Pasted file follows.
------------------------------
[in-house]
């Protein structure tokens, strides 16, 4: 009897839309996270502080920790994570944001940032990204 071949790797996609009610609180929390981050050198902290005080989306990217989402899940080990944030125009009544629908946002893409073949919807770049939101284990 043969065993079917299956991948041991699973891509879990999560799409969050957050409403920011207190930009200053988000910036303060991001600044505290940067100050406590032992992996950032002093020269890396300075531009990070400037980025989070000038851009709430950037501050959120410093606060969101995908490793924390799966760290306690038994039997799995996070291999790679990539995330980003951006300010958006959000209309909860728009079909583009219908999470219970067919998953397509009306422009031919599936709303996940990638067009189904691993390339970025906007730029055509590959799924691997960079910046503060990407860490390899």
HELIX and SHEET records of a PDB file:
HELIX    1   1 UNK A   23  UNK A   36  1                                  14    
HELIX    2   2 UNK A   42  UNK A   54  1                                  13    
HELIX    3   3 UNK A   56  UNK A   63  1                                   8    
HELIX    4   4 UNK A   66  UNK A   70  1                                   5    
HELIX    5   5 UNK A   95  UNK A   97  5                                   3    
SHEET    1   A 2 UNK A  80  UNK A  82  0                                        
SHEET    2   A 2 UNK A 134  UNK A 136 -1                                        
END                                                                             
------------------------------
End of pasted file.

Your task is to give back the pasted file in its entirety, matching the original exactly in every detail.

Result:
[in-house]
């Protein structure tokens, strides 16, 4: 009897839309996270502080920790994570944001940032990204 071949790797996609009610609180929390981050050198902290005080989306990217989402899940080990944030125009009544629908946002893409073949919807770049939101284990 043969065993079917299956991948041991699973891509879990999560799409969050957050409403920011207190930009200053988000910036303060991001600044505290940067100050406590032992992996950032002093020269890396300075531009990070400037980025989070000038851009709430950037501050959120410093606060969101995908490793924390799966760290306690038994039997799995996070291999790679990539995330980003951006300010958006959000209309909860728009079909583009219908999470219970067919998953397509009306422009031919599936709303996940990638067009189904691993390339970025906007730029055509590959799924691997960079910046503060990407860490390899």
HELIX and SHEET records of a PDB file:
HELIX    1   1 UNK A   23  UNK A   36  1                                  14    
HELIX    2   2 UNK A   42  UNK A   54  1                                  13    
HELIX    3   3 UNK A   56  UNK A   63  1                                   8    
HELIX    4   4 UNK A   66  UNK A   70  1                                   5    
HELIX    5   5 UNK A   95  UNK A   97  5                                   3    
SHEET    1   A 2 UNK A  80  UNK A  82  0                                        
SHEET    2   A 2 UNK A 134  UNK A 136 -1                                        
END                                                                             